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Friday, March 17, 2017

an open letter to irish/newfoundland traditional songwriters


This morning as my clock radio clicked on, I was delighted to hear that Mr. Fergus O'Byrne was about to give a live performance over the airwaves in honour of St. Patrick's Day. Imagine my dismay, however, when his first song was one that has been the bane of my existence lo these many years. It got my Irish up, let me tell you. First of all, gentlemen, let me assure you that I am not an alcoholic beverage. Even if I were, it isn't me who has been pouring it down your gob all this time. If you can't pass a whiskey sour without a pang, that's on you. Secondly, I never made you any promises. I did not deceive you, jilt you, or make any marital decisions solely based upon the amount of gold in your pockets. And finally, Jack, I have heard the wife's haunting monologue, a companion piece to Mr. Jim Payne's Wave Over Wave, and if you think I'd marry a sailor for less than 20,000 GBP per annum, free healthcare, and the provision of affordable childcare assistance, you're an idiot.



P.S. I'm wearing the green today but my sneakers are orange in protest

Wednesday, March 15, 2017

beware the ides of march

Last month, my mother and I were looking at some old photos and we came across a couple of black and white shots that I didn't remember seeing before, or if I had seen them before I hadn't realized what I was looking at. Two English degrees have made me something of an expert on the significance of togas and raised daggers so I am now able to make a definite identification of the subject matter. 

Apparently, my father had been in a student production of Julius Caesar at Prince of Wales Collegiate and I had never known about it.

I can't get over these photographs. I love them so much I just have to share them with the world.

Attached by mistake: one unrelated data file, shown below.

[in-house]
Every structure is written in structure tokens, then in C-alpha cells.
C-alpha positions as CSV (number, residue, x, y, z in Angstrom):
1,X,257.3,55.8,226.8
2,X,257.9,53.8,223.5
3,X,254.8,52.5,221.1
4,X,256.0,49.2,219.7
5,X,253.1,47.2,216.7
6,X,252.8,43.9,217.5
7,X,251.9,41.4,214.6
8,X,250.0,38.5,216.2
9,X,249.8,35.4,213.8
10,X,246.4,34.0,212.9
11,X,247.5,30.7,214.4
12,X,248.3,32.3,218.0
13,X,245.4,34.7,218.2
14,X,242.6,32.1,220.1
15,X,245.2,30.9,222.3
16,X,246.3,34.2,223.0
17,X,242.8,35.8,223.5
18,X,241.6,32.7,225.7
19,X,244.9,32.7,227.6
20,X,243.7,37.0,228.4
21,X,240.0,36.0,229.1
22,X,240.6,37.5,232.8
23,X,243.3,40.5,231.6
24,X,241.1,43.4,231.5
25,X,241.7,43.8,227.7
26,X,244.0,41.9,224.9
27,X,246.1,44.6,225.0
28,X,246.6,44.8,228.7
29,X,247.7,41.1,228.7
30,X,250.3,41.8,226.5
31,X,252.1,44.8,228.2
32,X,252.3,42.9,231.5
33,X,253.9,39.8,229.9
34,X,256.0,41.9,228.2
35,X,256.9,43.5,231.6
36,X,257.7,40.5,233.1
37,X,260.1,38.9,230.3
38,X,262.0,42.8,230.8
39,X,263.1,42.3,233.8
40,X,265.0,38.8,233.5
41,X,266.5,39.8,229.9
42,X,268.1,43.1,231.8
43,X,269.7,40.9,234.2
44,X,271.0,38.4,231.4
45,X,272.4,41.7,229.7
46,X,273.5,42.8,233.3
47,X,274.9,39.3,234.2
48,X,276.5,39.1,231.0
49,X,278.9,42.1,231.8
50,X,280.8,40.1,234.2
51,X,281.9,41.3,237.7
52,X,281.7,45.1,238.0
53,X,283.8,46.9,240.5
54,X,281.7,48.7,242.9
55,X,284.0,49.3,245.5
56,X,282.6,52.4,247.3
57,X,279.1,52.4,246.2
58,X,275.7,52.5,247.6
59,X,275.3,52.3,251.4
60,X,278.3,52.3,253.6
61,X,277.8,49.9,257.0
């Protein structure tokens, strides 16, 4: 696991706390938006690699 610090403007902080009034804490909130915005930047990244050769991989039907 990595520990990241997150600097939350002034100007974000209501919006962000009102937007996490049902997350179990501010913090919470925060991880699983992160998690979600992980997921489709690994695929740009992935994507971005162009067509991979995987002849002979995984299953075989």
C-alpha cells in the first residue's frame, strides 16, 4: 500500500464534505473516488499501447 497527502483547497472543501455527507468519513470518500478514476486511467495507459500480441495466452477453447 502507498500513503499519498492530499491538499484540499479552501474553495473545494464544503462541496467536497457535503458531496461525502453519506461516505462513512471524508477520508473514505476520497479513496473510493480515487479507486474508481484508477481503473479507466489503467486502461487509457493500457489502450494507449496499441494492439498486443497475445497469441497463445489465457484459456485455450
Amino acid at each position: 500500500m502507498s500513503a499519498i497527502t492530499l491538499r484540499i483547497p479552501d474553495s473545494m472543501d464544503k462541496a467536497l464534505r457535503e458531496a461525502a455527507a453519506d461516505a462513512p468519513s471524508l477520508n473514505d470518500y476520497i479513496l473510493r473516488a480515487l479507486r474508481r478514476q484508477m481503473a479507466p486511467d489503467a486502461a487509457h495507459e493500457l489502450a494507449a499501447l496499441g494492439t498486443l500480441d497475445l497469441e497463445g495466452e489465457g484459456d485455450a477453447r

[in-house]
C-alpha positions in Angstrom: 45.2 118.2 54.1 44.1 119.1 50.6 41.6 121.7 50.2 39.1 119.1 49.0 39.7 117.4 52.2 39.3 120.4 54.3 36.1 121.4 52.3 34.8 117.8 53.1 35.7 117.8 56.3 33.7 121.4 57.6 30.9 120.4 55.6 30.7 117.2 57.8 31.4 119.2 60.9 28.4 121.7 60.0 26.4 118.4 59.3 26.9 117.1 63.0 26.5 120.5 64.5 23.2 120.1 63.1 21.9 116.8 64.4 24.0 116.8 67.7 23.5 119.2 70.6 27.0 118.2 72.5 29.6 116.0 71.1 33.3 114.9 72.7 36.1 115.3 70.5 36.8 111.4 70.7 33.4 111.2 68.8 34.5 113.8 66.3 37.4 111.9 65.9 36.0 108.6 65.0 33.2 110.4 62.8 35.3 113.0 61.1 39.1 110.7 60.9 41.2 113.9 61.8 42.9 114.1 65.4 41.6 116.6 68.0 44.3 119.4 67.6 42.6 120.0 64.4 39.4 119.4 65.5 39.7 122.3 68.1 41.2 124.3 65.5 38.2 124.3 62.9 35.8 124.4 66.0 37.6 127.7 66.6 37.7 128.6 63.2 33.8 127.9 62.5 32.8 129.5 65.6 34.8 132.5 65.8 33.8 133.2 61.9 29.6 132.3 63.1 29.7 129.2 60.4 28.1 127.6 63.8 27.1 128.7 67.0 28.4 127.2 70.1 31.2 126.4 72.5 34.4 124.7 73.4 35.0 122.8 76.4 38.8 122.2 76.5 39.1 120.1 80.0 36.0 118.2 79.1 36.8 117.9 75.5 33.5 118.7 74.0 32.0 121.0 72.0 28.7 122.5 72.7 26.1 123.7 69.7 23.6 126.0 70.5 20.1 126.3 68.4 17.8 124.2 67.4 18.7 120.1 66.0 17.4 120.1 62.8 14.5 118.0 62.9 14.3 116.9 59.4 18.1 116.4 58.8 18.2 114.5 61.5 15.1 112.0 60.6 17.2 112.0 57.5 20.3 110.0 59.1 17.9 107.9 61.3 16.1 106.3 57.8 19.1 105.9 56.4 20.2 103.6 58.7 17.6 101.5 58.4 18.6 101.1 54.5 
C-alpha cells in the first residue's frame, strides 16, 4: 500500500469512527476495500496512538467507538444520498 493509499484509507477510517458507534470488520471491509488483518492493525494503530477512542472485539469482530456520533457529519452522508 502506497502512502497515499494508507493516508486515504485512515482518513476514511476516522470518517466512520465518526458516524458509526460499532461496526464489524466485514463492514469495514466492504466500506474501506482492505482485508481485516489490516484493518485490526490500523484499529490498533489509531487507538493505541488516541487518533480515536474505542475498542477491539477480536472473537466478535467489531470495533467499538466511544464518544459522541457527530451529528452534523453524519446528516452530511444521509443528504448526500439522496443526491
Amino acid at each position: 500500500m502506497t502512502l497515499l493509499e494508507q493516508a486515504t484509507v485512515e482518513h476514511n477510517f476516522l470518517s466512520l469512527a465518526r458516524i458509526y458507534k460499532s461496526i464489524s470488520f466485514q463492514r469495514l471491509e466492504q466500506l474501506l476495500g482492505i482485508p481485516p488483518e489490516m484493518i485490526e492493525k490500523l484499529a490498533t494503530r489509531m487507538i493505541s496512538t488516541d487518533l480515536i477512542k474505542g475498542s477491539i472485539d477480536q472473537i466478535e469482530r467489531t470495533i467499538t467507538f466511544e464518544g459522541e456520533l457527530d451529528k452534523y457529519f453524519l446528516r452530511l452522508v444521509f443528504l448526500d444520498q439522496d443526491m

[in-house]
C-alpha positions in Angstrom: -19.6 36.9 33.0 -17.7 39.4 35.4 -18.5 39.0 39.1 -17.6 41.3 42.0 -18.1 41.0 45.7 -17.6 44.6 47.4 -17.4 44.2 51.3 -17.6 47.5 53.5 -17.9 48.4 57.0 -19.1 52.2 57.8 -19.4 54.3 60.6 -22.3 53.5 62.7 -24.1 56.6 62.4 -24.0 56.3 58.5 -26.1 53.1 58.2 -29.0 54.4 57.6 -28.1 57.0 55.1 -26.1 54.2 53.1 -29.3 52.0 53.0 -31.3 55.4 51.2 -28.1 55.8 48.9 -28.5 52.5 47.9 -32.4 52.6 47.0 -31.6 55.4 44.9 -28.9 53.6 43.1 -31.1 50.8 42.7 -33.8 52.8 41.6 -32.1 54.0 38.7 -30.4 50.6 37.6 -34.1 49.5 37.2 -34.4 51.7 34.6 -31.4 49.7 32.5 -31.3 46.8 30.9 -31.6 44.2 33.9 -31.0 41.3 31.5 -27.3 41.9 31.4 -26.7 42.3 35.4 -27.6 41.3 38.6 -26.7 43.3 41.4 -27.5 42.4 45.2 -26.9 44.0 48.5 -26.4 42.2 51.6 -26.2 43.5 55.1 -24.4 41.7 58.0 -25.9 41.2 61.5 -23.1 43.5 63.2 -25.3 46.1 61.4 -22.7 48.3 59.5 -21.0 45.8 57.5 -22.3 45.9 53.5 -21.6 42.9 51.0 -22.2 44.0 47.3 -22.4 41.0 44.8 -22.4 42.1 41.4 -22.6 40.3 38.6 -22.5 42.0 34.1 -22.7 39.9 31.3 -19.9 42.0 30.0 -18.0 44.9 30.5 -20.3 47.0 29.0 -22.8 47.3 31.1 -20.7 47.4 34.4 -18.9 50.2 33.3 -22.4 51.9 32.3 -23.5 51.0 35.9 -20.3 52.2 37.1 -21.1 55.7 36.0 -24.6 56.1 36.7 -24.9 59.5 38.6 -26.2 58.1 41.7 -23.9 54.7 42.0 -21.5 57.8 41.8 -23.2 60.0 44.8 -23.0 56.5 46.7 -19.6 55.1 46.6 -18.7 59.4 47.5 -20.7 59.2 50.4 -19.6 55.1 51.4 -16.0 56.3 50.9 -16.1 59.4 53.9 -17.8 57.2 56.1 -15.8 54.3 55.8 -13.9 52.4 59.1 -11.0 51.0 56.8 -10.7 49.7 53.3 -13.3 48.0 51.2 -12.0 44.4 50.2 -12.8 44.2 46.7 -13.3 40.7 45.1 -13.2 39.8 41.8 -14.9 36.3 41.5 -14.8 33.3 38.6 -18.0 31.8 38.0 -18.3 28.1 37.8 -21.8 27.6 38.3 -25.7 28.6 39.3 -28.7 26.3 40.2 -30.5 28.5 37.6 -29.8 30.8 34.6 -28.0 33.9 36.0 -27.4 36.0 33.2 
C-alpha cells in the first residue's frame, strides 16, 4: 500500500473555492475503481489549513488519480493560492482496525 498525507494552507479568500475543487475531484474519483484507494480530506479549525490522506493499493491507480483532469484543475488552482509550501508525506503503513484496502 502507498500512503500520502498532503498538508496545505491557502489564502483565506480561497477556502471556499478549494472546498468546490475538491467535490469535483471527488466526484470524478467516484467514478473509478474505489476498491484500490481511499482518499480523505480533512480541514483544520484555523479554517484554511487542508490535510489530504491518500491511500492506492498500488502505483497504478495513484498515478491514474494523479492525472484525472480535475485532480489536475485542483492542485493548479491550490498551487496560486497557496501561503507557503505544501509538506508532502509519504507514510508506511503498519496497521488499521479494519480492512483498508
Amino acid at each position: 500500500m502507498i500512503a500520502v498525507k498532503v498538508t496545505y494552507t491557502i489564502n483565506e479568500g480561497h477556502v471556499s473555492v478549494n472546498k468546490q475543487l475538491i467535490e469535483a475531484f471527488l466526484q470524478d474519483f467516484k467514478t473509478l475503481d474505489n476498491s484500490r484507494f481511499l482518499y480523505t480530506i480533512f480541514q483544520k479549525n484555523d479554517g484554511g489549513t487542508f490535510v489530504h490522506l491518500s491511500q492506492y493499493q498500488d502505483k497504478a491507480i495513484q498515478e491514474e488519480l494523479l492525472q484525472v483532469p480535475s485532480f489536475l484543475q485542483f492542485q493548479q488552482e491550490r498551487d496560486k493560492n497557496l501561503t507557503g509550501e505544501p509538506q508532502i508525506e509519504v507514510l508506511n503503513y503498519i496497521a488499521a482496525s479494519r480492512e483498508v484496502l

Ray Simmons (3rd from right) in a PWC production of Julius Caesar. Daily News photo, c. 1946
The first Shakespeare I ever read was Julius Caesar and I believe my love for this long-dead English guy began in Act 1, scene 1, when this Roman guy said, "You blocks, you stones, you worse than senseless things!"

"That Shakespeare really knew how to throw shade," I thought to myself, or words to that effect. I was 13 or 14 at the time so I'm sure I knew all the current slang.

The photos had the copyright owner on the back - The Daily News - but since I have also learned a thing or two about copyright, I knew they had to be public domain since the production could be no later than 1946 which is when my dad graduated (I think, still waiting for confirmation of that but my math skills tell me that it's earlier than 1948 so I'm safe).

But there was no indication of what role my father was playing. Was he a block or a stone? A lowly messenger doomed to read his missives and exit, stage left?  I formed a great hope that he was Mark Antony because Antony has a really cool speech; my dad was really cool too but I could find no proof in the picture.

The crime scene photographs showed he was at the Senate during the assassination but offered no other clues about his part in the plot.

My first thought was to ask my Aunt Ruth since he was her big brother and she might remember. So I sent a message to my Cousin Debbie to ask her to ask her mother if this rang any bells.

Cousin Debbie, who is a professional actress, replied that she had no need to ask her mother because my father's theatrical exploits were legendary in her household already. My aunt so loved the production that she still owned the very sandals that my father wore.